Or perhaps there was a miraculous deliverance which the twelve tribes ascribed to the intervention of a specific deity, YHWH, who then delivered Canaan into their hands as well. YHWH is fundamentally warlike in the Penteteuch.

I'm not convinced we're in a completely non-historical realm in those books. I think there were core stories that were polished as they were handed down over many generations. At most, we have a very idealized account of history.

My own position is pretty much agnosticism: we can't know whether the events are historical or not; we don't have enough data. It isn't until much later, in the time of the divided kingdom, that we have extra-biblical accounts that corroborate certain details of the biblical account.

I think some of the New Testament narratives are the same sort of thing. The story of Jesus' virgin birth is actually peripheral to the New Testament (though central to orthodox Christian theology), and I regard it as a myth of purely theological import.

On the other hand, I think it is well established that Jesus was a healer / exorcist. His reputation as such is what drew crowds to him and persuaded his followers that he might be the Messiah.

But in the end, we're left with uncorroborated narratives that present a particular view of the cosmos and of human society. We can accept the worldview or reject it, making a decision for or against faith.

Other sorts of evidence are relevant considerations, of course. I don't mean to imply that there are no reasonable grounds on which one might make a decision.

If you're interested, I would consider writing a guest post in the next couple of weeks expanding on my earlier comment about myth as a literary genre.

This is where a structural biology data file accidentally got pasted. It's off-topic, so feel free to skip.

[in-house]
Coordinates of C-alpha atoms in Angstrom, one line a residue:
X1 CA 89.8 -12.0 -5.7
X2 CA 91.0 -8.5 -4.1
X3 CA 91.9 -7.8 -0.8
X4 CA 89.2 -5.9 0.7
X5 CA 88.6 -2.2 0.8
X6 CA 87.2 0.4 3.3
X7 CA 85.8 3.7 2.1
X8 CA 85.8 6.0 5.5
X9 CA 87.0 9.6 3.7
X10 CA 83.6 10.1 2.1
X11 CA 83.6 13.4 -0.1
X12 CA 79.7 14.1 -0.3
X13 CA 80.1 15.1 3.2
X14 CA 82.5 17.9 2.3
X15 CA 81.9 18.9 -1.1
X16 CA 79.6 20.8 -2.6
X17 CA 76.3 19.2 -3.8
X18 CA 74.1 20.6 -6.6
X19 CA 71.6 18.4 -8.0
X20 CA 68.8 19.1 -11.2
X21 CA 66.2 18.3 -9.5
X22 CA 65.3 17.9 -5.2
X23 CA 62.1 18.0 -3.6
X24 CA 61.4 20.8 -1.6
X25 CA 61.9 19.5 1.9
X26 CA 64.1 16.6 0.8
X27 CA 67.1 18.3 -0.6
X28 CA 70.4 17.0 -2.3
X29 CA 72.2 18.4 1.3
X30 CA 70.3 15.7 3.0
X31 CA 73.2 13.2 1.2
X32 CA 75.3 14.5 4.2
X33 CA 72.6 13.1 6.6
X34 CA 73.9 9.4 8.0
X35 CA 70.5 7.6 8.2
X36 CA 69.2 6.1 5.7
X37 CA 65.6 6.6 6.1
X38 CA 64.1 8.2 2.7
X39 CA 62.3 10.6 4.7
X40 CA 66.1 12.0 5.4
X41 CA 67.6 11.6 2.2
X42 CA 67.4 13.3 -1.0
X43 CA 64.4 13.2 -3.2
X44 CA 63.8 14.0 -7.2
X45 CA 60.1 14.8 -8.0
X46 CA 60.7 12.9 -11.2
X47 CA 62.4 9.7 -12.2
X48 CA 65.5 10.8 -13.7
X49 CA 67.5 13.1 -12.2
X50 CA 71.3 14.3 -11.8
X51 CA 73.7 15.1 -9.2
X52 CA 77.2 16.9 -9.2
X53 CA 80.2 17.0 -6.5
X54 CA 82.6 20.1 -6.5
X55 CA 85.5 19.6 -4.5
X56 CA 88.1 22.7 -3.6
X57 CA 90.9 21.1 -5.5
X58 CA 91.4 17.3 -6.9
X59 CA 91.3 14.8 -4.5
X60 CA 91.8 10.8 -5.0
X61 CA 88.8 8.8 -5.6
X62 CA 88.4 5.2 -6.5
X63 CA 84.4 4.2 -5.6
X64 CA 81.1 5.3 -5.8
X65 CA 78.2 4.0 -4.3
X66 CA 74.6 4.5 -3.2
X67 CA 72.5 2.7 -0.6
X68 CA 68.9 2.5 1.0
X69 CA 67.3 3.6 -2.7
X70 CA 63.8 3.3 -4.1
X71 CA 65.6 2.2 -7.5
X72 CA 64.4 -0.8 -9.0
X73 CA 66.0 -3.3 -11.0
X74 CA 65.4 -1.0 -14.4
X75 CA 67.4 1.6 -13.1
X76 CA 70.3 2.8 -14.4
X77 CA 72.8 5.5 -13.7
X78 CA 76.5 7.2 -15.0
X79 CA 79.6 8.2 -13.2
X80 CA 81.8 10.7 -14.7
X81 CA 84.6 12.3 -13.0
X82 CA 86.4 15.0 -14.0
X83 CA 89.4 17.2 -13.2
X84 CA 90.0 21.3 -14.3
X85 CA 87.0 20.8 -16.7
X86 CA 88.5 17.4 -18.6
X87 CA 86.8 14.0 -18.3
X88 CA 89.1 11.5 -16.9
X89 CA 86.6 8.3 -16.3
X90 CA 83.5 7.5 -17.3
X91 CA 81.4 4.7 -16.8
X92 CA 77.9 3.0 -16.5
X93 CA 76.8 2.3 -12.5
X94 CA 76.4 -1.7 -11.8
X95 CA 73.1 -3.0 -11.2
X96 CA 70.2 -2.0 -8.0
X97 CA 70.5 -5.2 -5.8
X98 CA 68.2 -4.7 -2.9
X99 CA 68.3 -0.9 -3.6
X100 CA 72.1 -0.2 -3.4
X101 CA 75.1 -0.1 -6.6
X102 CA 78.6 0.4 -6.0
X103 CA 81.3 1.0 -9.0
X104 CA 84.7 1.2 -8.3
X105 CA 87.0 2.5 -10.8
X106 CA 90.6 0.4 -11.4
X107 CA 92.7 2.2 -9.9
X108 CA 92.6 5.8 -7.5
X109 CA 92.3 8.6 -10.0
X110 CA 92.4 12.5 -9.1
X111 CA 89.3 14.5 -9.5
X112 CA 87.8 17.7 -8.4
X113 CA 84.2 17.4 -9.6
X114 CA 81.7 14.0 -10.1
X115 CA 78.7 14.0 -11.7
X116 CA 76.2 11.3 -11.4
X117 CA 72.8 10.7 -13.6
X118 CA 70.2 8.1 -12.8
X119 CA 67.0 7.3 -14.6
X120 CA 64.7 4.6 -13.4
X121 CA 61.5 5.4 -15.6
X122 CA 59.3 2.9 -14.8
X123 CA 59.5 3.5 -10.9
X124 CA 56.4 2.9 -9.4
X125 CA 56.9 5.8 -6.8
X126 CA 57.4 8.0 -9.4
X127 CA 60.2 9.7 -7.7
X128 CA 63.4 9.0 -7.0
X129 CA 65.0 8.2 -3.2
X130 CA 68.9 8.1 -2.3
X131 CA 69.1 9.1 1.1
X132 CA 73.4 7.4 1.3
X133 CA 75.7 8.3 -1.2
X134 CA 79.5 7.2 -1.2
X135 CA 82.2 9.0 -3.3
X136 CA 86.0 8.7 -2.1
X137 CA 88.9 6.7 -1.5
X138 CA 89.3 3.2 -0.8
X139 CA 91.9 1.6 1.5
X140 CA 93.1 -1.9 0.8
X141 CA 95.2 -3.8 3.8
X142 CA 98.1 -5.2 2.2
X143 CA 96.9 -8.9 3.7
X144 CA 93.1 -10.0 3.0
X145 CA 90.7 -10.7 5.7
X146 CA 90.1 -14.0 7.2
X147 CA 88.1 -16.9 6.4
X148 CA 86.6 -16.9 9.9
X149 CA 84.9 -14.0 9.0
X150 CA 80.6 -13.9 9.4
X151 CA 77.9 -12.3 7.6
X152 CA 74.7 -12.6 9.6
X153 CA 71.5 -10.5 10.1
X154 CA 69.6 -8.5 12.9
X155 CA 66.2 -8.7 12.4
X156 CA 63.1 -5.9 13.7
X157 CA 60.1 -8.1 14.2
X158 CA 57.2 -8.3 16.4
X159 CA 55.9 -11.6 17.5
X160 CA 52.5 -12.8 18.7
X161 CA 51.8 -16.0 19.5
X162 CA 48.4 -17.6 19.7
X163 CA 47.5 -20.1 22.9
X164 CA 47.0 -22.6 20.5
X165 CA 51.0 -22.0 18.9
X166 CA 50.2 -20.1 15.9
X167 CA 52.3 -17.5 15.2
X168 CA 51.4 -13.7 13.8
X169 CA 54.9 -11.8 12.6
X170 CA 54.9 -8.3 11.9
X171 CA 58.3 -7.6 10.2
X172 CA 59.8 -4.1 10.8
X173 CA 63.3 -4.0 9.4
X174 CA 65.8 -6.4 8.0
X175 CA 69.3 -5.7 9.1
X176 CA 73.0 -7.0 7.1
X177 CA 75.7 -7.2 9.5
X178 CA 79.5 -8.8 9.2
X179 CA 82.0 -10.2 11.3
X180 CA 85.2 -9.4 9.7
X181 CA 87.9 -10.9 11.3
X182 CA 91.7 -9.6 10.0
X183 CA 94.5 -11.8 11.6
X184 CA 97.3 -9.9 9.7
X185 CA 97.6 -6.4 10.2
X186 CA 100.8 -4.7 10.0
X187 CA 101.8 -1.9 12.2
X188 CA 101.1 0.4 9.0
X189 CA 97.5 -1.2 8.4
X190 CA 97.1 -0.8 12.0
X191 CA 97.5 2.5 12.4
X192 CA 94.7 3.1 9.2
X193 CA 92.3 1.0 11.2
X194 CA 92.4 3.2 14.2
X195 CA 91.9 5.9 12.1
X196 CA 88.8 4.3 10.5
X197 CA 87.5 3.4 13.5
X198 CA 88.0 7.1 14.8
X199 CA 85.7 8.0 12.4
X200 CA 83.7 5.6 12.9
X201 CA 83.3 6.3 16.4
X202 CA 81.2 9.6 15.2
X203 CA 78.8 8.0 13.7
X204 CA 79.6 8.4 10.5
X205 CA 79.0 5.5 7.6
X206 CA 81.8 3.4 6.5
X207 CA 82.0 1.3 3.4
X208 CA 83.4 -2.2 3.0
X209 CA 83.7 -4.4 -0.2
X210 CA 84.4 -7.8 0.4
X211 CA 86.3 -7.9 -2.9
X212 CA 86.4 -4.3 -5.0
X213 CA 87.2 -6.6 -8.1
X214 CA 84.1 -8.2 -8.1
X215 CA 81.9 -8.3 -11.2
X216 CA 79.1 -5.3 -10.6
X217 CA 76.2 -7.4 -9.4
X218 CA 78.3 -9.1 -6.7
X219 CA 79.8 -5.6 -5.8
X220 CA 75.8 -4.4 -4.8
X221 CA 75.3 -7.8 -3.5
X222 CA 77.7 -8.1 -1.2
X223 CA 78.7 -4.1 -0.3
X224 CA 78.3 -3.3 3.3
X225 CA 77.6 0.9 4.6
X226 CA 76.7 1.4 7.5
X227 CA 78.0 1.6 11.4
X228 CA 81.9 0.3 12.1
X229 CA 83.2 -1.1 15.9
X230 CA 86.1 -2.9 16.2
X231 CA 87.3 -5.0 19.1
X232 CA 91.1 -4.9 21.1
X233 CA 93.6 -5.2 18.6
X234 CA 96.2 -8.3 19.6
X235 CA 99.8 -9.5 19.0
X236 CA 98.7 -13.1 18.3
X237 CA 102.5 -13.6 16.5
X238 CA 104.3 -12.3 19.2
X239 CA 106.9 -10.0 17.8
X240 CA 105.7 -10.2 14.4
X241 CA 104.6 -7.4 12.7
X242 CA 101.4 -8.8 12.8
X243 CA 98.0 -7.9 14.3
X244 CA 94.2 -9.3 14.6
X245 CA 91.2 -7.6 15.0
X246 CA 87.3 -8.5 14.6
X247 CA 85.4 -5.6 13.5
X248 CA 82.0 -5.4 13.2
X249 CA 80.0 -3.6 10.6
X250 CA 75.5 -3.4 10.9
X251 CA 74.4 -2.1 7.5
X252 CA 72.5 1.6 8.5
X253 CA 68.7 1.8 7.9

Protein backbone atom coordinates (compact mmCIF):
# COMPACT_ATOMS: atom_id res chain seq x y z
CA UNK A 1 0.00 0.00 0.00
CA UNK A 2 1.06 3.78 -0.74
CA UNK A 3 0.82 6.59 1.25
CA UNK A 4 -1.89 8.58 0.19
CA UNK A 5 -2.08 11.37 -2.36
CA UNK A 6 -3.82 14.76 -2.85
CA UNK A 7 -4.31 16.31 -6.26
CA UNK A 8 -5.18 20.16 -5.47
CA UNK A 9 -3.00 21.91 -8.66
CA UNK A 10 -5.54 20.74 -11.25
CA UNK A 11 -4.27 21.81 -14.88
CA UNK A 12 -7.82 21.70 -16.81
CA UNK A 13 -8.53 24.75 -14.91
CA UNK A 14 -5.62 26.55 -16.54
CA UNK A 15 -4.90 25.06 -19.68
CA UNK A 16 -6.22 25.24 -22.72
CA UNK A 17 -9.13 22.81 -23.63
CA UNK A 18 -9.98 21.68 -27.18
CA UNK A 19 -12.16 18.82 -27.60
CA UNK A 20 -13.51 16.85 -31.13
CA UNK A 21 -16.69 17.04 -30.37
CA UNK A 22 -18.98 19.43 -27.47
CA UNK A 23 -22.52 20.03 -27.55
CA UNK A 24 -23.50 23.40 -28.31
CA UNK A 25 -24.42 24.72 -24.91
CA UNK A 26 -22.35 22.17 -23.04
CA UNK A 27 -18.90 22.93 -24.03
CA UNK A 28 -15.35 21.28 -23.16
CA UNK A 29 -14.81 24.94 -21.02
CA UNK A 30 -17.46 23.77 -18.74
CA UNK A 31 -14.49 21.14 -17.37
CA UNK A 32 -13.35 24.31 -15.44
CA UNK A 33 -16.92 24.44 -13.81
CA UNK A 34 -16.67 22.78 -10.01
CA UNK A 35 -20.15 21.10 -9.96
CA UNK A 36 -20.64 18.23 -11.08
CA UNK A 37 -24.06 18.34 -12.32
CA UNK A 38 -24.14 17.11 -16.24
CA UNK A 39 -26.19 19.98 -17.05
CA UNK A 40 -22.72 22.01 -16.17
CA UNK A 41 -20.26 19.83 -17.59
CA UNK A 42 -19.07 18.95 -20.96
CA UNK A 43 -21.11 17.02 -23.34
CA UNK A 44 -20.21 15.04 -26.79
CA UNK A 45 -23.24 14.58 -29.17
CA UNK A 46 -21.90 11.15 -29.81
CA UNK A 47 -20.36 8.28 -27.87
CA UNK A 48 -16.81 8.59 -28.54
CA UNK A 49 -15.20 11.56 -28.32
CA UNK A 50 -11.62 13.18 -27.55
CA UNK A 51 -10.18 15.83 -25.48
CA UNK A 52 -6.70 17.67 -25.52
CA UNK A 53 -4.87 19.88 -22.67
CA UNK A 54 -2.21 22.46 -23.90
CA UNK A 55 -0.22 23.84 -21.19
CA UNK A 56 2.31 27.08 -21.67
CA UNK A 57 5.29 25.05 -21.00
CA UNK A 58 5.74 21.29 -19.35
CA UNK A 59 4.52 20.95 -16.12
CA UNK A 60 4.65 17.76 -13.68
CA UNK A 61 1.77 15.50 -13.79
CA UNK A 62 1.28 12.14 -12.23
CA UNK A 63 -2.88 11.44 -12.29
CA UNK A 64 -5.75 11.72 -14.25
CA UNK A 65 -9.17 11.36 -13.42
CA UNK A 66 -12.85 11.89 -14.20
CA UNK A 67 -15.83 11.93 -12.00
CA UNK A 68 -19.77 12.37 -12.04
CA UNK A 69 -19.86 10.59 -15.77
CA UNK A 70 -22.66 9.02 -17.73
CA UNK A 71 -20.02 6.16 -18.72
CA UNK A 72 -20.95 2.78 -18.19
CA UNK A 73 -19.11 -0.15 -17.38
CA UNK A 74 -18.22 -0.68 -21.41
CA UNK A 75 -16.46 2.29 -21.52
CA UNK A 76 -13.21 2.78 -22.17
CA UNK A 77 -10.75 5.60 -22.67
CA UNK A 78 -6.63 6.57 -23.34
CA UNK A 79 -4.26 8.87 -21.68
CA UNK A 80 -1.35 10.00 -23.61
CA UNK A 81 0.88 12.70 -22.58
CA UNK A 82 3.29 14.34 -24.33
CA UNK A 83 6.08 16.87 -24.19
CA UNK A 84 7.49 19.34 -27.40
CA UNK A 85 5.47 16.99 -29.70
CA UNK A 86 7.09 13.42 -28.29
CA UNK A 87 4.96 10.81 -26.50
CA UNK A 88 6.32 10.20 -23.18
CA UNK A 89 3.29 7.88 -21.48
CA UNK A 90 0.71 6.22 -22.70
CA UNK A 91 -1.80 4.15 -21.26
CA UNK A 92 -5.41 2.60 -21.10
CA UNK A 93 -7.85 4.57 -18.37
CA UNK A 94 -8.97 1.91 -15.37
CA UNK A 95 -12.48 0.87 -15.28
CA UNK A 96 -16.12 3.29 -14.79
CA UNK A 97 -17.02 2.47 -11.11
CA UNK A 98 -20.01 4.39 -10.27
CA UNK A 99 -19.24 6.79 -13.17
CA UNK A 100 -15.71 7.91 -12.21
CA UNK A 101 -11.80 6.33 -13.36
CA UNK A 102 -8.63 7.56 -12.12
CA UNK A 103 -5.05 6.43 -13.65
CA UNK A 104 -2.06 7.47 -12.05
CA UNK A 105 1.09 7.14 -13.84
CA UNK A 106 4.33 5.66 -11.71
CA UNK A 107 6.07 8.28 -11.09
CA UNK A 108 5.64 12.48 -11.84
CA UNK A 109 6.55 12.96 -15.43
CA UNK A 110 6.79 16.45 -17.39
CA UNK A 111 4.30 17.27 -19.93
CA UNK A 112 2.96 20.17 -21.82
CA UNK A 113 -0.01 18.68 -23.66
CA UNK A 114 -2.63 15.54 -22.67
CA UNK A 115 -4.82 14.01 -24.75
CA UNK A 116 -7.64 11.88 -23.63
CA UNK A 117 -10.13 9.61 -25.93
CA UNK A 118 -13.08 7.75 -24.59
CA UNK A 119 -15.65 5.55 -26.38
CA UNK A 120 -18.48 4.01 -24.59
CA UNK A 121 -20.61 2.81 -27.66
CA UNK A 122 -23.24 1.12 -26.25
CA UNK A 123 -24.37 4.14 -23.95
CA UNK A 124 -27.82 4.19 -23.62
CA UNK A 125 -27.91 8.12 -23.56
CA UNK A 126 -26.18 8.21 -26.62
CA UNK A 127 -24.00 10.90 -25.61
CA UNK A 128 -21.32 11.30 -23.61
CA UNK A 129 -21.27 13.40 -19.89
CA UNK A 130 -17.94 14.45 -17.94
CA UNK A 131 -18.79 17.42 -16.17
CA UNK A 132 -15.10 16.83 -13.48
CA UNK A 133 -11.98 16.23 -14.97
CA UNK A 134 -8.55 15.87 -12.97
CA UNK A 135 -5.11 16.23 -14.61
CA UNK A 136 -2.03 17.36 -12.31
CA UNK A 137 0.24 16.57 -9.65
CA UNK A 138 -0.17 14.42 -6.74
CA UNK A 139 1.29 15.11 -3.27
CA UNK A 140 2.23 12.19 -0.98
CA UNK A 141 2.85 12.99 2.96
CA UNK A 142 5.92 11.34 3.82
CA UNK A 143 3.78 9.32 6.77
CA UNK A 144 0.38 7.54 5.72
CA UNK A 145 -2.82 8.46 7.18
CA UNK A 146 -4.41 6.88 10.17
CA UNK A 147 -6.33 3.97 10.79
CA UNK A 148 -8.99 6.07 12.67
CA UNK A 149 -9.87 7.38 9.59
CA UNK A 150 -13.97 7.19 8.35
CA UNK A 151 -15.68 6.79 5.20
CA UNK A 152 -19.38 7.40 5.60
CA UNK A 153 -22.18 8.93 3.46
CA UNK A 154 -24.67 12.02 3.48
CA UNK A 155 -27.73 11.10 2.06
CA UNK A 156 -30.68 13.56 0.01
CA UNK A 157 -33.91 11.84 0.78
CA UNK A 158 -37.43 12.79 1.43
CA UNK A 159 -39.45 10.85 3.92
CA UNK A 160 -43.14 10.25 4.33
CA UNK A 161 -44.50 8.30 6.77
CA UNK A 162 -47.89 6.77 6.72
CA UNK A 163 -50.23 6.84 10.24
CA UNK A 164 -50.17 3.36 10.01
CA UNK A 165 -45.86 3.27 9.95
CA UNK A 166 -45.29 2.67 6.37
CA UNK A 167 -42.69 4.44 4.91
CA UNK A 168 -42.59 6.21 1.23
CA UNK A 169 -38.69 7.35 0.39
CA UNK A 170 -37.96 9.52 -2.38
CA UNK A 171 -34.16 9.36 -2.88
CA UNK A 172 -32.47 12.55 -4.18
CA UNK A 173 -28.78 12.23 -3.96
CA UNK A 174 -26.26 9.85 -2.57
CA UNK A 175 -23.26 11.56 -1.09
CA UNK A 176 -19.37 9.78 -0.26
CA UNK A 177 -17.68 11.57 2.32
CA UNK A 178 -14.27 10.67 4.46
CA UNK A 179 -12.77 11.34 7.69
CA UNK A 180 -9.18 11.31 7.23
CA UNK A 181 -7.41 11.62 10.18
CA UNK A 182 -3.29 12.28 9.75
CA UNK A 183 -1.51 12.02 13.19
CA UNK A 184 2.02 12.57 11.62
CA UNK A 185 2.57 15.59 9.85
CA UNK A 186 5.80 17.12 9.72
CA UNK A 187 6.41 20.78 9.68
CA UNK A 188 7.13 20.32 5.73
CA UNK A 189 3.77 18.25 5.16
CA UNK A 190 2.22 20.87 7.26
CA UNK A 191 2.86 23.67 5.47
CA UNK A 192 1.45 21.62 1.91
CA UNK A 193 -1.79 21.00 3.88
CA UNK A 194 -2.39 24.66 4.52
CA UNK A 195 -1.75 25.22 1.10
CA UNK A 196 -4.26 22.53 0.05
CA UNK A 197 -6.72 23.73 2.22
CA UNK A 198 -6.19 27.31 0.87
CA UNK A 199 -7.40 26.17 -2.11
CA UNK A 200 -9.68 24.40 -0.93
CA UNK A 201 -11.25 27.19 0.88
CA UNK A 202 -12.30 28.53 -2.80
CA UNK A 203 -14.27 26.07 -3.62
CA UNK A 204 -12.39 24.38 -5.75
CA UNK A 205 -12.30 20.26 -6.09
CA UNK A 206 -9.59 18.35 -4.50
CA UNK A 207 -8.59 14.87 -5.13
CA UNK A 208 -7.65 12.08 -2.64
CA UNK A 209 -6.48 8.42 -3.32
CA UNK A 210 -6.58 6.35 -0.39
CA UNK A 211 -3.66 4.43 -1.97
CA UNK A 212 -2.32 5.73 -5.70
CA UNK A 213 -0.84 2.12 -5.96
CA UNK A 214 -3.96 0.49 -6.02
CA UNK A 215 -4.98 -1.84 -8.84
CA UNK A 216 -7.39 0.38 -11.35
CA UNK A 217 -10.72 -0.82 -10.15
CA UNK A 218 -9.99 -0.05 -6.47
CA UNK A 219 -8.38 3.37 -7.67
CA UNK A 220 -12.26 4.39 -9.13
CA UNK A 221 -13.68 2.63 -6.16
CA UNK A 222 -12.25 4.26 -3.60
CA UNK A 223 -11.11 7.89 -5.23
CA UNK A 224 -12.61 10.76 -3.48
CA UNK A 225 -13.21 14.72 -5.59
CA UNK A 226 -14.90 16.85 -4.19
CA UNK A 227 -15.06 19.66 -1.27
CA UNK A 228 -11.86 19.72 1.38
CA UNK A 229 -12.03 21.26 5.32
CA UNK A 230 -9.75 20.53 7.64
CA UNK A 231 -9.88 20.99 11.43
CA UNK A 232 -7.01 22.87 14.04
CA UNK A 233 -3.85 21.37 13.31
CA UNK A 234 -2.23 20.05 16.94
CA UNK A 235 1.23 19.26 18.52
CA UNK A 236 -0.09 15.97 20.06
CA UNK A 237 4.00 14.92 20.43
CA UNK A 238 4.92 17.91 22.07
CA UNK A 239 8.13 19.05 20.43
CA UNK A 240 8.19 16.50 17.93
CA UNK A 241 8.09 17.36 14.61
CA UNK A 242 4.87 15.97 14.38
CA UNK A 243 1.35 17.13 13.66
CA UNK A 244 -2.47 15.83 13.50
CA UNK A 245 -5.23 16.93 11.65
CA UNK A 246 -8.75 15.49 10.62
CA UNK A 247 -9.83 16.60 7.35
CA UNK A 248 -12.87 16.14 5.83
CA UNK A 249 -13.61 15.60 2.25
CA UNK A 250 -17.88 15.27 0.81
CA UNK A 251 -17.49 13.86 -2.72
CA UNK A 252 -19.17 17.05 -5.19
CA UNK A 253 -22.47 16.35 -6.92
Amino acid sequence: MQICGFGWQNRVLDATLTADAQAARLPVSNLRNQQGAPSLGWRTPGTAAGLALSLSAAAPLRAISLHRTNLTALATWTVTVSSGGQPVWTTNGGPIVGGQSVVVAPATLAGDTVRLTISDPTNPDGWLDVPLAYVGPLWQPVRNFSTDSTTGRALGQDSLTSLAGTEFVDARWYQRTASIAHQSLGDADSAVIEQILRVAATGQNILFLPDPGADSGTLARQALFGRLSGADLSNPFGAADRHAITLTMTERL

Jewish Atheist said...

At least some scholars regard the account of Israel's origins as a myth intended to generate social solidarity. Imagine twelve tribes, not all descended from the same ancestor, who enter into a treaty with one another. They form a military alliance. They want to make the point, "We're all brothers now — we don't fight against each other, we fight for each other.". And so they generate a myth of common ancestry and perhaps deliverance from a common foe

That's pretty much what I've been assuming.

On the other hand, I think it is well established that Jesus was a healer / exorcist. His reputation as such is what drew crowds to him and persuaded his followers that he might be the Messiah.

Jesus as carnie. Interesting. ;-)

If you're interested, I would consider writing a guest post in the next couple of weeks expanding on my earlier comment about myth as a literary genre.

Absolutely.

Anonymous said...

I'm with bedlymite, I think. I doubt it will happen any time soon, but I don't see why it couldn't happen eventually.

JA, regarding the possible, yet perhaps (at least currently) far-fetched idea of the Singularity, you're willing to give the benefit of the doubt; but the possibility of a creator god, absolutely not?

Jewish Atheist said...

One of these things is possible in a materialist universe. So are intelligent aliens, to take another example. And I'm not "absolutely not" regarding the possibility of a creator God. I simply don't believe in one. If evidence to the contrary arises, I will be happy to reconsider my position.

Shibush Deyos said...

One can't "absolutely" deny the existence of elves either. There is some evidence: some psychic healers claim they had seen them.

David said...

Yudkowsky's certainly wrong on one point: there are, in fact, references in the O.T. to transcendent wonder -- in the Psalms. See, for example, Psalm 104:24-: "How wondrous are your works, O God,/In wisdom You have made them all..."